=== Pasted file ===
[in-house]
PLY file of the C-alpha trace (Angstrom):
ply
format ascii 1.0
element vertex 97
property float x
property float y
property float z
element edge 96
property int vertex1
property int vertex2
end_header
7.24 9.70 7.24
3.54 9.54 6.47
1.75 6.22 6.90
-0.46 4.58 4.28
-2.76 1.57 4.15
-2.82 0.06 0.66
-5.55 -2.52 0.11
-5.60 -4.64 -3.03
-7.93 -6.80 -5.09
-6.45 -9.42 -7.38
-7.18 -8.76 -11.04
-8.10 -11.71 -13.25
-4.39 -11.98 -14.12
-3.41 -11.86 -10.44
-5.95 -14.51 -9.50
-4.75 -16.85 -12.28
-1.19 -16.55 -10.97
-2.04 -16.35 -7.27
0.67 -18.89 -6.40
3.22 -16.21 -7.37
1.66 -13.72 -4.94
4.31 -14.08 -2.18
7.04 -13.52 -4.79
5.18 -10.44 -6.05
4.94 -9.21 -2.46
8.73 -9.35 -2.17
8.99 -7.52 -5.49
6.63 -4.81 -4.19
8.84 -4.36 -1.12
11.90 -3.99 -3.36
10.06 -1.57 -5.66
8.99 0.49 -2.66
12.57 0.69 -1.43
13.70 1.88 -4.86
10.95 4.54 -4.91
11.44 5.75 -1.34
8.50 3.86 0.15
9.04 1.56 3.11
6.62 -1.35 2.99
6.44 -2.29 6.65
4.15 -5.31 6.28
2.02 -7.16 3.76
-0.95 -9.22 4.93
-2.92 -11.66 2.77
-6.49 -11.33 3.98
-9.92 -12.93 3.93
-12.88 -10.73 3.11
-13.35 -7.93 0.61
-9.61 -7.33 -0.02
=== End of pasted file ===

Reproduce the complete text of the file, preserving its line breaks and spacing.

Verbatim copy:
[in-house]
PLY file of the C-alpha trace (Angstrom):
ply
format ascii 1.0
element vertex 97
property float x
property float y
property float z
element edge 96
property int vertex1
property int vertex2
end_header
7.24 9.70 7.24
3.54 9.54 6.47
1.75 6.22 6.90
-0.46 4.58 4.28
-2.76 1.57 4.15
-2.82 0.06 0.66
-5.55 -2.52 0.11
-5.60 -4.64 -3.03
-7.93 -6.80 -5.09
-6.45 -9.42 -7.38
-7.18 -8.76 -11.04
-8.10 -11.71 -13.25
-4.39 -11.98 -14.12
-3.41 -11.86 -10.44
-5.95 -14.51 -9.50
-4.75 -16.85 -12.28
-1.19 -16.55 -10.97
-2.04 -16.35 -7.27
0.67 -18.89 -6.40
3.22 -16.21 -7.37
1.66 -13.72 -4.94
4.31 -14.08 -2.18
7.04 -13.52 -4.79
5.18 -10.44 -6.05
4.94 -9.21 -2.46
8.73 -9.35 -2.17
8.99 -7.52 -5.49
6.63 -4.81 -4.19
8.84 -4.36 -1.12
11.90 -3.99 -3.36
10.06 -1.57 -5.66
8.99 0.49 -2.66
12.57 0.69 -1.43
13.70 1.88 -4.86
10.95 4.54 -4.91
11.44 5.75 -1.34
8.50 3.86 0.15
9.04 1.56 3.11
6.62 -1.35 2.99
6.44 -2.29 6.65
4.15 -5.31 6.28
2.02 -7.16 3.76
-0.95 -9.22 4.93
-2.92 -11.66 2.77
-6.49 -11.33 3.98
-9.92 -12.93 3.93
-12.88 -10.73 3.11
-13.35 -7.93 0.61
-9.61 -7.33 -0.02